Being nimble: What Navy SEAL training can teach us about building better business minds

Posted On July 22, 2022

The Navy SEALs are an elite fighting force, and it’s not by accident. They are trained to deal with anything, particularly the unexpected.

Perhaps that’s why I’ve found that many of them have gone on to succeed in business. Whether it’s that the SEALs draw tough-minded people or it makes them tough-minded, former SEALs tend to be adept and thinking through complex problems in the business world as civilians.

So it is with Marty Strong, our guest in a recent “What’s Working with Cam Marston” replay. Strong spent 20 years as a SEAL and then went on to make a name for himself in the financial industry and becoming a sought-after speaker, consultant and author. He describes how his military training helped him in the business world in his book:  Be Nimble: How the Creative Navy SEAL Mindset Wins on the Battlefield and in Business.

The first thing to understand is that not everyone can be a Navy SEAL, no matter how fit or gung ho you believe yourself to be. Strong entered SEAL training with 125 other candidates and was one of only 13 who made it all the way through.

Those who made it through are self-motivated and can handle stress. The training, much of which is scenario training, hones those character traits, Strong says.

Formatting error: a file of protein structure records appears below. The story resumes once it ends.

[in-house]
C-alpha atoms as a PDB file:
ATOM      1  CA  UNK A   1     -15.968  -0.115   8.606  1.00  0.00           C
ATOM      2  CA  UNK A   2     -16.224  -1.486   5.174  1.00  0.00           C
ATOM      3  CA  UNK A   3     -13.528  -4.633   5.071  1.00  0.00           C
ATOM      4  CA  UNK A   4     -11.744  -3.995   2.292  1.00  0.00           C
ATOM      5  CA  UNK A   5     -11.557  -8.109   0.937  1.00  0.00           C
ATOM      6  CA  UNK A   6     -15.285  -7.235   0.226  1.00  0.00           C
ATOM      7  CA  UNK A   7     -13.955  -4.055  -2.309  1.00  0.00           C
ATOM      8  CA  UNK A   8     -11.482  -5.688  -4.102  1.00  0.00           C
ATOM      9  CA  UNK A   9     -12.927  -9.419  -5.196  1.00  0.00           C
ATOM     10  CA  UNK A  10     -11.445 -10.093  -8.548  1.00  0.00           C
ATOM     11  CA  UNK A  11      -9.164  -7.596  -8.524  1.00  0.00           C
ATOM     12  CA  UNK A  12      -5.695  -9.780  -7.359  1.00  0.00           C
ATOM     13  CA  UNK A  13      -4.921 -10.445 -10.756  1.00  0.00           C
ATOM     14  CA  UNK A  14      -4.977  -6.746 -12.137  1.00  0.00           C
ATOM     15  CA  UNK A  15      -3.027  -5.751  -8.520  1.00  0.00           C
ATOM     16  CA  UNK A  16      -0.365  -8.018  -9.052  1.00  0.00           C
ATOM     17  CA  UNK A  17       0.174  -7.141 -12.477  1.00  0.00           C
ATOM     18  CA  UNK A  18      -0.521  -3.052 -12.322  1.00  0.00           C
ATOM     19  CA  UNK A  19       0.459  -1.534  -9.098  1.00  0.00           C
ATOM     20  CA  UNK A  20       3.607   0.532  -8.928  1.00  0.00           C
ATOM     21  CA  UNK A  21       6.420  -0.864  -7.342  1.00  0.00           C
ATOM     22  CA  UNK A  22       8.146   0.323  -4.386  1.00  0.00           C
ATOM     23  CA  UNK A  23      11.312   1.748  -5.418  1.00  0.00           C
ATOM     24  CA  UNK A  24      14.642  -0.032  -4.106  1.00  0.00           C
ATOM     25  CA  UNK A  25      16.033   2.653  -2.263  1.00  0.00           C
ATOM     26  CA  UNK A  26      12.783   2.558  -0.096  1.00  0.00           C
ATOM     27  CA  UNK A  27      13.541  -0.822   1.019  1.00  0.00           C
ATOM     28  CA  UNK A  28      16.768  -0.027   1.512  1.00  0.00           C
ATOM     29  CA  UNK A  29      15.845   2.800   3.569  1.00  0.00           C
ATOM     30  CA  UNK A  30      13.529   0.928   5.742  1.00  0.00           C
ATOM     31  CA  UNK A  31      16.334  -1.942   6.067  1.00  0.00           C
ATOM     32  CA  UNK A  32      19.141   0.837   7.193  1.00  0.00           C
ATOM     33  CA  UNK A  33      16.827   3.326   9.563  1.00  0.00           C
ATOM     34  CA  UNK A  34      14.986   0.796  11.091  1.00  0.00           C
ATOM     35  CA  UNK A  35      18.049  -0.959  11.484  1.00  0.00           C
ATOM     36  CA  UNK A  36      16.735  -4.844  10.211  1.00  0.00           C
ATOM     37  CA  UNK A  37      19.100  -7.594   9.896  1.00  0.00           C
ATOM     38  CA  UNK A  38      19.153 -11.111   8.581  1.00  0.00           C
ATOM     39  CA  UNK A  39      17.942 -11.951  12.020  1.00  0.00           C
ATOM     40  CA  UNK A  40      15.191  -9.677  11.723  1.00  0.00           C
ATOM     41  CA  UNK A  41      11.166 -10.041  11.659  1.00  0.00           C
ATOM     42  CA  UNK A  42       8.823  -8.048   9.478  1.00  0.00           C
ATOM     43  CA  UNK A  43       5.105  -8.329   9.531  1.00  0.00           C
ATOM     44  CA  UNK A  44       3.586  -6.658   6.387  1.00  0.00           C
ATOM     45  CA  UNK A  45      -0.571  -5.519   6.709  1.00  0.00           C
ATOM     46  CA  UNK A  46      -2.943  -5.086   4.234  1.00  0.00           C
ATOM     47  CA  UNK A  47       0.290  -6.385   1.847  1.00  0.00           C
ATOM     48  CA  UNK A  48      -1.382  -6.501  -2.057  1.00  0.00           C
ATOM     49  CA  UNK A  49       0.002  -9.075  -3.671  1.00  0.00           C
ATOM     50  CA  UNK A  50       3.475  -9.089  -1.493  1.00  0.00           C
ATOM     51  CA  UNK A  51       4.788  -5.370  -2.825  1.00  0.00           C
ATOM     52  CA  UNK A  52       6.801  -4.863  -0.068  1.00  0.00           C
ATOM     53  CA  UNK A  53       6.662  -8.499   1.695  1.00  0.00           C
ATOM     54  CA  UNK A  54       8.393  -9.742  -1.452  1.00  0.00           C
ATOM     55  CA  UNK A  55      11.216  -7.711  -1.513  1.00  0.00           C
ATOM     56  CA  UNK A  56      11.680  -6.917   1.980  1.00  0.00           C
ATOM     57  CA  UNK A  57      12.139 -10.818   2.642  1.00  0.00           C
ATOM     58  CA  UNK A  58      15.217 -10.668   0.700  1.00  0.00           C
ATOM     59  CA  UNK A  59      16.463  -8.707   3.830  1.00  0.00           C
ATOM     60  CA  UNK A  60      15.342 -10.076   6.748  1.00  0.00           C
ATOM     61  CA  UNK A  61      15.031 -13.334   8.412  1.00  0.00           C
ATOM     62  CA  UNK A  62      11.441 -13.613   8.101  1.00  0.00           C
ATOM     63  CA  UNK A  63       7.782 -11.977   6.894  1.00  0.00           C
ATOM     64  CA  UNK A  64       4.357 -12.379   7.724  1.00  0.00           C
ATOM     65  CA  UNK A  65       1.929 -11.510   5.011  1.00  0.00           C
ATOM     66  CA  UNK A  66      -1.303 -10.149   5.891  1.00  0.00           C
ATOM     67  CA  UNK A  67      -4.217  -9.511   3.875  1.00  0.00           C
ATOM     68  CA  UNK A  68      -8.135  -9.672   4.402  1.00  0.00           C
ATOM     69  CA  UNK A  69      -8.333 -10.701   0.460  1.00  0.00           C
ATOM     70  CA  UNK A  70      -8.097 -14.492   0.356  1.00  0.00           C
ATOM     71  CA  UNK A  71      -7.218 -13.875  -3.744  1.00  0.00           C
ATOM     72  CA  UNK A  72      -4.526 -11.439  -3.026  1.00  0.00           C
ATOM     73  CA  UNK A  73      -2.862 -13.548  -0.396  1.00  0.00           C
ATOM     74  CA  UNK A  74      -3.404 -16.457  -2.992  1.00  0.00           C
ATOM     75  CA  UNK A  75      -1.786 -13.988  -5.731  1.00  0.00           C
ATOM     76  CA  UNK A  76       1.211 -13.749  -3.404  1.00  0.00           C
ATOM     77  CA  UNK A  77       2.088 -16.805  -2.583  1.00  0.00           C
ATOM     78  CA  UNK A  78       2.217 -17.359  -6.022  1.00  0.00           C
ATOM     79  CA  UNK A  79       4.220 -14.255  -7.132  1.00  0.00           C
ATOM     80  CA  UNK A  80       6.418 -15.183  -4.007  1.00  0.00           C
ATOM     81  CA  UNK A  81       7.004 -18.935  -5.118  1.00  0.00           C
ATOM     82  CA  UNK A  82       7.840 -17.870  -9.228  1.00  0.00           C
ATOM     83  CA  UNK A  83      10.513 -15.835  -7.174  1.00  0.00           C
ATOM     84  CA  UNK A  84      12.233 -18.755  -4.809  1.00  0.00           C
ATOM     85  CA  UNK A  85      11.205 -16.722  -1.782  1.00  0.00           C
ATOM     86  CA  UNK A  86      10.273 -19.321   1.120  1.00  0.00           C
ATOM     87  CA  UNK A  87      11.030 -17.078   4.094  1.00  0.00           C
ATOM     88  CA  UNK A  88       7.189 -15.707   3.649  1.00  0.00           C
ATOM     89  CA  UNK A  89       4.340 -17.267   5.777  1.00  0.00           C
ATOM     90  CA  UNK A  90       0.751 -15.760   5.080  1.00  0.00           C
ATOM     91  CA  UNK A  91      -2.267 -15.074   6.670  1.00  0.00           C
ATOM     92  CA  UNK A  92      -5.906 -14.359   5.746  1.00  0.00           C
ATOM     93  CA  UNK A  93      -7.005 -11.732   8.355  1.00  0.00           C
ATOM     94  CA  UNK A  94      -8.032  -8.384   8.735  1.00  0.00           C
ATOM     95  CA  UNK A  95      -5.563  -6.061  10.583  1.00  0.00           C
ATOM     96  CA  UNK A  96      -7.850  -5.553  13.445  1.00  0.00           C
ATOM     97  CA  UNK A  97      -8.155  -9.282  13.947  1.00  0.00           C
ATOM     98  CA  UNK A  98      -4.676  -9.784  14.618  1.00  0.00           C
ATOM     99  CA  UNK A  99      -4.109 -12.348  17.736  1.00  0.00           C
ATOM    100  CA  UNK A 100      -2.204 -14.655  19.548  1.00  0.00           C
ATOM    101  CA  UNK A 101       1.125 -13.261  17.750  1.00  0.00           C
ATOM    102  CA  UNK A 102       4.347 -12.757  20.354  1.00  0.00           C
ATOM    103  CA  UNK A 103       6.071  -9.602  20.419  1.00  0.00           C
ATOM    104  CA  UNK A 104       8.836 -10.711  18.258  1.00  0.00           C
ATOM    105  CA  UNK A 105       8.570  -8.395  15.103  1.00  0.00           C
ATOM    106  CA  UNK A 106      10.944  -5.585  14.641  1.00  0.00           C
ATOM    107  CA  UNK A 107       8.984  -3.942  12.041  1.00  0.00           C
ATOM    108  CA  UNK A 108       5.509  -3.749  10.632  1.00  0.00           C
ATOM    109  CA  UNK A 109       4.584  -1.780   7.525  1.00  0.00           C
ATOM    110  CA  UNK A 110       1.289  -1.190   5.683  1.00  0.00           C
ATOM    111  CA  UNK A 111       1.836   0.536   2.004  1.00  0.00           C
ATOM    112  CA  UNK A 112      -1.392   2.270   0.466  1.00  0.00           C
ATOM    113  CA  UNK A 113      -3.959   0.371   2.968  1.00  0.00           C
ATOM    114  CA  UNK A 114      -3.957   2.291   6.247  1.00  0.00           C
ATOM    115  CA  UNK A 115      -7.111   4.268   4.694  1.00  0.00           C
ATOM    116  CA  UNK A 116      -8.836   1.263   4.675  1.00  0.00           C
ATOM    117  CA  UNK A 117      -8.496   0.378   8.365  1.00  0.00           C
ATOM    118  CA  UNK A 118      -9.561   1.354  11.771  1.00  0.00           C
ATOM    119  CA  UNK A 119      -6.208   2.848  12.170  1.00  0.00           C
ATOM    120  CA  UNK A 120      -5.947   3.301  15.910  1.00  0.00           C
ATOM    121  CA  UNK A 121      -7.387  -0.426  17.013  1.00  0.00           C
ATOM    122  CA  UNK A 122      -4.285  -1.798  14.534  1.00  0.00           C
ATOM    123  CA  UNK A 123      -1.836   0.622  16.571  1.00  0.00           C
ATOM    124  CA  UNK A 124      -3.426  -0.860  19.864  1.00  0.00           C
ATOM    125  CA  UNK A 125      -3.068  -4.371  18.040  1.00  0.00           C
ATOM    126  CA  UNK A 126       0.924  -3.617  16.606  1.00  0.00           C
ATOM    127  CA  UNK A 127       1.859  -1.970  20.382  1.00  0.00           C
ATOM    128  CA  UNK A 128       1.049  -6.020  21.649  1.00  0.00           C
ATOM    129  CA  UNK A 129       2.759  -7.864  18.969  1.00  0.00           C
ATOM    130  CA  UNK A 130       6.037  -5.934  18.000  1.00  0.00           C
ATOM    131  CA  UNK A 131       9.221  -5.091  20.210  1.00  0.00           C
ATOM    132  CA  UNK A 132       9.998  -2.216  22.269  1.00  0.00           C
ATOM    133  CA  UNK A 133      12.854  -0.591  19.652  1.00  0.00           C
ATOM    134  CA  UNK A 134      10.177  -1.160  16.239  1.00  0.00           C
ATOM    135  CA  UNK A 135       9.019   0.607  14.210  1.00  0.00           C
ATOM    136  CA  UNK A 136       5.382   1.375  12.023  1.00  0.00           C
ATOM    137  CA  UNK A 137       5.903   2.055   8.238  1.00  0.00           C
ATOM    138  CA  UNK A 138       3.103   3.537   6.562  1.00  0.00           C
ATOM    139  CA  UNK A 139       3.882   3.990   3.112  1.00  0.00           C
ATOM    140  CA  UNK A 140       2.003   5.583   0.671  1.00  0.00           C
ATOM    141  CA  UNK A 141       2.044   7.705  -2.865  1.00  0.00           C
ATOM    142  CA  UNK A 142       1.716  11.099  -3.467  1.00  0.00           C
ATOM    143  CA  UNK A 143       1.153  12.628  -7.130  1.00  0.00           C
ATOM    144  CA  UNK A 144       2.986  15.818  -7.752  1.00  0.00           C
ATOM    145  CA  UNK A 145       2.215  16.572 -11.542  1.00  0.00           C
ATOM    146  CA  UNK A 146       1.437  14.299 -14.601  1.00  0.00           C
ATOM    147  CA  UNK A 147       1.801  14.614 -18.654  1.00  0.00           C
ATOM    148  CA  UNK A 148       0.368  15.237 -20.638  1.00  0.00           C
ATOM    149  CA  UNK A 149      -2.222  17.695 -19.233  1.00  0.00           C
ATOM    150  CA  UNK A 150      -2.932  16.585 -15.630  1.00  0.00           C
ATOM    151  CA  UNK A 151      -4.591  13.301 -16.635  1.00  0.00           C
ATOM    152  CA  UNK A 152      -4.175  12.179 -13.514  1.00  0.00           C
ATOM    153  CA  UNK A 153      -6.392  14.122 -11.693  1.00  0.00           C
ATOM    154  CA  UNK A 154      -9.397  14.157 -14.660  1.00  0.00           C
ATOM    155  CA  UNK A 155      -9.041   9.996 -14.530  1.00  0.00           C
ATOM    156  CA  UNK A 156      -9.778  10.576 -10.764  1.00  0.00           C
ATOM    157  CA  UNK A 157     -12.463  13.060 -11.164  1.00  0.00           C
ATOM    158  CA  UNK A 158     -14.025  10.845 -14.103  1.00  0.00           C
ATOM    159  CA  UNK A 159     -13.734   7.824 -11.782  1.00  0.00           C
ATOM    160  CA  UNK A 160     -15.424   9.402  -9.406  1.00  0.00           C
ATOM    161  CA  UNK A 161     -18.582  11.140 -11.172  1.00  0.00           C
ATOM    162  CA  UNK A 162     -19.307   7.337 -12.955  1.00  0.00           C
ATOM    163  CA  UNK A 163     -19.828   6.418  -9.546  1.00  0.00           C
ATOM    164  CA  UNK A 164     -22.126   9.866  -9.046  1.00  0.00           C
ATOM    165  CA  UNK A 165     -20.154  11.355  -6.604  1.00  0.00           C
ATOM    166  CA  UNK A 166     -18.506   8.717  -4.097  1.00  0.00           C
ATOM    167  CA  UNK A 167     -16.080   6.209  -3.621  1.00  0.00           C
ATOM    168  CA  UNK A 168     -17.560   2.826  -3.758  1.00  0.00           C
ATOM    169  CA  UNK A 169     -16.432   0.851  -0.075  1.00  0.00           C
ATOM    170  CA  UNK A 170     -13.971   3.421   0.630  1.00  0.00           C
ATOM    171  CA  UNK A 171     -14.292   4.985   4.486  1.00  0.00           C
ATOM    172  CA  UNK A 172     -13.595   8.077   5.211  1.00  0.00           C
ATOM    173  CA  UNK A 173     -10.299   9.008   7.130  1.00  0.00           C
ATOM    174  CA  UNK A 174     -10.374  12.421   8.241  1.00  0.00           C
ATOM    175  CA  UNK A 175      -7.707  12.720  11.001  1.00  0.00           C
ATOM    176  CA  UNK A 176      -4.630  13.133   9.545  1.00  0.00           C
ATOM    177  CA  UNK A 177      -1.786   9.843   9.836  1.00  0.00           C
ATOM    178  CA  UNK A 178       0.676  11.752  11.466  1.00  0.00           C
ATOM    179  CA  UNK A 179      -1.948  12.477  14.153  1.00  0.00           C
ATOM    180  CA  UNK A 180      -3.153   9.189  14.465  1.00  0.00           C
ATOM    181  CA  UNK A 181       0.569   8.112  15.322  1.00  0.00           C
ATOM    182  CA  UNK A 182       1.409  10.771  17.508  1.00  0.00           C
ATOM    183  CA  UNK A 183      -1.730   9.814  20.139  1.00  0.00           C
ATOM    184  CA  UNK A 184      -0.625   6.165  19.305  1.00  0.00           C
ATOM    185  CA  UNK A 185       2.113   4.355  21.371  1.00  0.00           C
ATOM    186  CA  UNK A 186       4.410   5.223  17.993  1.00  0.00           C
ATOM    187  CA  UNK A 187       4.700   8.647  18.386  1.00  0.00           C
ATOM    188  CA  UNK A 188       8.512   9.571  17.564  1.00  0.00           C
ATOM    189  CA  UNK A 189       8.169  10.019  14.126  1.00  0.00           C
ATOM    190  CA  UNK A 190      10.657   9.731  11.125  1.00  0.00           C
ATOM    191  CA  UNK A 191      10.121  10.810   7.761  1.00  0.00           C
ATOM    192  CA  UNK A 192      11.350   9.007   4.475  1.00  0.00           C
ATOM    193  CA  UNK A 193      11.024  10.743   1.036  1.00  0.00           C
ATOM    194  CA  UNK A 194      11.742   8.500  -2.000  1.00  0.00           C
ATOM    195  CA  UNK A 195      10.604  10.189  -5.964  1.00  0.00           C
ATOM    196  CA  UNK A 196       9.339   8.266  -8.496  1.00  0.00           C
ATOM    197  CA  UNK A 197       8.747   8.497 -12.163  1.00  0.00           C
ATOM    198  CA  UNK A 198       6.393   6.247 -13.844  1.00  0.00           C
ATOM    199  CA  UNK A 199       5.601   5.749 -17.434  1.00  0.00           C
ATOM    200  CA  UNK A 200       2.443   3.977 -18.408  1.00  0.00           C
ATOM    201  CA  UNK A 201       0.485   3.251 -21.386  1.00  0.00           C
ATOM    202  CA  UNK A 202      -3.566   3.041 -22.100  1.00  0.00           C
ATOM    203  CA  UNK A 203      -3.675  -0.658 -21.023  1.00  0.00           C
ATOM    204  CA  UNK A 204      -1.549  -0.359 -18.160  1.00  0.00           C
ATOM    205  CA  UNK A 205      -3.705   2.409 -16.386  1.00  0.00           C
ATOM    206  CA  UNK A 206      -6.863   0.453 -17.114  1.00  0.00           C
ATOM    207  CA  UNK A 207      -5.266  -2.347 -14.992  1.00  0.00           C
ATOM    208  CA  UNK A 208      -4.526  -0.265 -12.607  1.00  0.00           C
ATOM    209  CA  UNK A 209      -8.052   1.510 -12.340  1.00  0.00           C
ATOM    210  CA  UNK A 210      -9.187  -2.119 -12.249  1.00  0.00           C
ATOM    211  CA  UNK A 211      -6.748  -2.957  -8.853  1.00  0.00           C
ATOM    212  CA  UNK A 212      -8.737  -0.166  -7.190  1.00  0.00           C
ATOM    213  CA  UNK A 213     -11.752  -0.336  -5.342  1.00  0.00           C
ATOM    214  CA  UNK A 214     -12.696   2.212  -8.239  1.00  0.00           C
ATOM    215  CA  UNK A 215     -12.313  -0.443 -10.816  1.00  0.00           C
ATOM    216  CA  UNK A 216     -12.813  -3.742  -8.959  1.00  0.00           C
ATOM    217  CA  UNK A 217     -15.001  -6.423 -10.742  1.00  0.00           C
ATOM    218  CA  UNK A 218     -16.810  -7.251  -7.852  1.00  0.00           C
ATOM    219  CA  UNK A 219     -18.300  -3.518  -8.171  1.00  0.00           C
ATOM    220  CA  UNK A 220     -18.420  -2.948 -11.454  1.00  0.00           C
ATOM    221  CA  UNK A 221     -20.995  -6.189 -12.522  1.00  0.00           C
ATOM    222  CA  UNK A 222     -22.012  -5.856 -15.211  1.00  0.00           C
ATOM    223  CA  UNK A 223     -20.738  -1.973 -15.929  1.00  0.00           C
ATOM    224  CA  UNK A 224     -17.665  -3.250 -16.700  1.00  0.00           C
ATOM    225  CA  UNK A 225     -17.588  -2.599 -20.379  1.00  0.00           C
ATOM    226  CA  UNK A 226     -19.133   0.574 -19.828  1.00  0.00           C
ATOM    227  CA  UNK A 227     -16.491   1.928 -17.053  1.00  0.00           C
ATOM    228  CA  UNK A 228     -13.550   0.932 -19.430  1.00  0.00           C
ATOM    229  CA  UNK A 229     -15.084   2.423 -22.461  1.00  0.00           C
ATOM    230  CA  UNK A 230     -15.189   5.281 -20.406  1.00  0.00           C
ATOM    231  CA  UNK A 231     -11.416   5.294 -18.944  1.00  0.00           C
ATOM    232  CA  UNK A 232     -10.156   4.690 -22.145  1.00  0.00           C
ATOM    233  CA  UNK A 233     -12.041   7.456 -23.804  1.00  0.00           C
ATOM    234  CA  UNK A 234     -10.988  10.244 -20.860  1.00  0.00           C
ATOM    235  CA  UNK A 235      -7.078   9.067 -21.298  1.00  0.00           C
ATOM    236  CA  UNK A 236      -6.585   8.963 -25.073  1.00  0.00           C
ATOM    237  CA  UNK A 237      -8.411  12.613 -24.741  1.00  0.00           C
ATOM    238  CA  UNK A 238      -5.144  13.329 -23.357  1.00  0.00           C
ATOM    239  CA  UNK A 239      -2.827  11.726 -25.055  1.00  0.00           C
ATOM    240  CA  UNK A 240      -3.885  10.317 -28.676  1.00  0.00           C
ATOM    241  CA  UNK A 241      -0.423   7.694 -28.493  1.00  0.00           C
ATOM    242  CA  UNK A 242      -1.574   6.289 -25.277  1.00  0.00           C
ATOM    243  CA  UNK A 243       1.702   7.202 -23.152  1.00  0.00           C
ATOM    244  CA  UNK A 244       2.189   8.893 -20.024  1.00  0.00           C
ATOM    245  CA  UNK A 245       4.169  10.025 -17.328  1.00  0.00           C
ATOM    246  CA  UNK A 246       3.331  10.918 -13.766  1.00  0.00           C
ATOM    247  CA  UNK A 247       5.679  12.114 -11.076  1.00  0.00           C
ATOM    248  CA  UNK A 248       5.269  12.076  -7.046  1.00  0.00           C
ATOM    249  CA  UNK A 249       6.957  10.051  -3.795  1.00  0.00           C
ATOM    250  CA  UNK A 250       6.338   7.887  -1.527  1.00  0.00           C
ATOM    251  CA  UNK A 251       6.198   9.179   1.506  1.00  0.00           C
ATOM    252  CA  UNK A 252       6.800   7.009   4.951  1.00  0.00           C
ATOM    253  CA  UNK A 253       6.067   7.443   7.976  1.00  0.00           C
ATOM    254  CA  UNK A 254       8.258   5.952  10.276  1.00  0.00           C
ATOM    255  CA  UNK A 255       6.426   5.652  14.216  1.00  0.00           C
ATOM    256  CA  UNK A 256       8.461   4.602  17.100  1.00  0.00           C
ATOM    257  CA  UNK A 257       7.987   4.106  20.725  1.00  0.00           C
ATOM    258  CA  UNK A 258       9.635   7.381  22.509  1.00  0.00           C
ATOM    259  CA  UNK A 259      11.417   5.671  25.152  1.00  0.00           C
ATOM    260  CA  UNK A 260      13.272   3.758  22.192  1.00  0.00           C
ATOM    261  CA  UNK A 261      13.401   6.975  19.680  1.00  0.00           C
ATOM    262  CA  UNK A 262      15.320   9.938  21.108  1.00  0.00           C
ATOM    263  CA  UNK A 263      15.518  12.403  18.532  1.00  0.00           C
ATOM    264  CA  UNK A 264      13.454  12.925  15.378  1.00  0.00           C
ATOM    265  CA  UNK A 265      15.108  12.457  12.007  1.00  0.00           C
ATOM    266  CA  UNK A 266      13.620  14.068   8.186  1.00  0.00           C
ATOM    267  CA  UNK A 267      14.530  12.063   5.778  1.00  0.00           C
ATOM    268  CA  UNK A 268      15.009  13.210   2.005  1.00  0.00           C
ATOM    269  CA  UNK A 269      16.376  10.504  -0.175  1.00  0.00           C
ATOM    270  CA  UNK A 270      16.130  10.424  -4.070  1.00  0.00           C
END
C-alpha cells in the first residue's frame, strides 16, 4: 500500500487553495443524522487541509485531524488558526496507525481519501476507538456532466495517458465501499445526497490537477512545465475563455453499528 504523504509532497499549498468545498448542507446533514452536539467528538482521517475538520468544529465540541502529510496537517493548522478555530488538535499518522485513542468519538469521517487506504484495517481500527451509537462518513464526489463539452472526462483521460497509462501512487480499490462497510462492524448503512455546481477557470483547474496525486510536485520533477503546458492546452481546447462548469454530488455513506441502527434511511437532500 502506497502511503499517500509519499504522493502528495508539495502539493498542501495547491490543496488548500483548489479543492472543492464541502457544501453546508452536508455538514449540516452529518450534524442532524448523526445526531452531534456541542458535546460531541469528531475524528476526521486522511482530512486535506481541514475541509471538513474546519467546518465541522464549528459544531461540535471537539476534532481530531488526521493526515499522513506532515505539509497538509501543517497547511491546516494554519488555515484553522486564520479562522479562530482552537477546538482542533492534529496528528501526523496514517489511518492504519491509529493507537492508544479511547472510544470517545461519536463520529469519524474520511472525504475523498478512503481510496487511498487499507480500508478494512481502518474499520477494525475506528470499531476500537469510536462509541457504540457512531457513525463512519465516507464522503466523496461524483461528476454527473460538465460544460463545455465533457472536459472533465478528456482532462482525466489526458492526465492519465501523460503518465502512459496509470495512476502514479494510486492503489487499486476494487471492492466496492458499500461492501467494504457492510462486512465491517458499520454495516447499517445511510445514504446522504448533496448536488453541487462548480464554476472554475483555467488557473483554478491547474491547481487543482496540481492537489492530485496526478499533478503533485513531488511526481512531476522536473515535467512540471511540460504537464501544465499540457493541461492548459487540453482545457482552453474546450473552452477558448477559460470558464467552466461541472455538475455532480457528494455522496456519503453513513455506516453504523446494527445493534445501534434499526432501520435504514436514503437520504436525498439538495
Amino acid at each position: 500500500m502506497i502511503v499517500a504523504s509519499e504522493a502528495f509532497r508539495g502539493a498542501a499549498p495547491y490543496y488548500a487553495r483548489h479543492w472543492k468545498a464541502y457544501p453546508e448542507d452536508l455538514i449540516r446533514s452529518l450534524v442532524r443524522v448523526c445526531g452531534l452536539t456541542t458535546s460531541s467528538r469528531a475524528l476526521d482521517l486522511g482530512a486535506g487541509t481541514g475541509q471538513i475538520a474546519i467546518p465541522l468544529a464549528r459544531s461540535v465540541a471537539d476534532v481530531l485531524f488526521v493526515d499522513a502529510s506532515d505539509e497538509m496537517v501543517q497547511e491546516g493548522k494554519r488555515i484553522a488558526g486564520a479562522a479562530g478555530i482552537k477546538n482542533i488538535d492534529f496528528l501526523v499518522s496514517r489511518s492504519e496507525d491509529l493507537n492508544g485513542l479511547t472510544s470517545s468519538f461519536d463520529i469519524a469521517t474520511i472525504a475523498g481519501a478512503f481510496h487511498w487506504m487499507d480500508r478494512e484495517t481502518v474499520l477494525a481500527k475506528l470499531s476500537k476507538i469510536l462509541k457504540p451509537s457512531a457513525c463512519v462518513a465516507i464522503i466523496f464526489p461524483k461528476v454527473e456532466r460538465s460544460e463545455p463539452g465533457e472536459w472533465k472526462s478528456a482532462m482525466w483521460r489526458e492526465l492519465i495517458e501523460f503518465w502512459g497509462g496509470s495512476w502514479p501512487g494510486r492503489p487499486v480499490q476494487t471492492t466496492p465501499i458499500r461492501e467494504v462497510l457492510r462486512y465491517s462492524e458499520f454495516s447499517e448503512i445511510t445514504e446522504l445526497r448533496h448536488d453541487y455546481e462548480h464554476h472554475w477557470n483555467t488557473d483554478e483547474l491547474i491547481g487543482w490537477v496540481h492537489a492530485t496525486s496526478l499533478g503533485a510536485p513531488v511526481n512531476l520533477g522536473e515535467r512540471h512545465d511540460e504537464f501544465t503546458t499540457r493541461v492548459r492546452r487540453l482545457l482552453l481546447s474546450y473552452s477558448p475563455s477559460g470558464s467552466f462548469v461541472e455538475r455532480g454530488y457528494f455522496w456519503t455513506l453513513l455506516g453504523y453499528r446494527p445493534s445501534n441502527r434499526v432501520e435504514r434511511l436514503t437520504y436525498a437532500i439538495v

“It’s like a coach who finds somebody who’s got all the physical characteristics of a great sprinter but doesn’t know how to run really well,” he said, “and then teaches them to be extremely efficient and economical in the way they run to optimize their performance.”

What SEAL training did not teach him, however, is how to sell. Strong had to learn that on his own, with the help of mentors, when he joined the business world. But even here, the practice of being thrown into unfamiliar situations in his SEAL training was a benefit.

Strong lays all this out in his book, which you can find at Included are his steps to personal realignment:

  • Achieve intellectual humility
  • Achieve intellectual curiosity
  • Achieve intellectual creativity

“If you put these three together,” he said, “by definition you are a nimble leader.”

The first step, achieving intellectual humility, requires looking past both accolades that blind us to the work that needs to be done and the negative experiences that can inhibit us from getting started. And while some contend that humility can’t be taught, Strong disagrees.

But much like in SEAL training, leaders have to be willing to allow failure to happen. “If you put somebody in the woods for three days, with hardly enough food and water,” he said, “they’re going to come out really humble.”

Strong also shares his thoughts on the future of the workplace, his favorite interview question, and why deteriorating job performance is more often a result of a change in expectations or job description than a change in the employee.

You can find Strong’s book on his website,, and you can also pre-order his next book: Be Visionary: Strategic leadership in the age of optimization.

Categories: Blog, Podcast, What's Working with Cam Marston, Workplace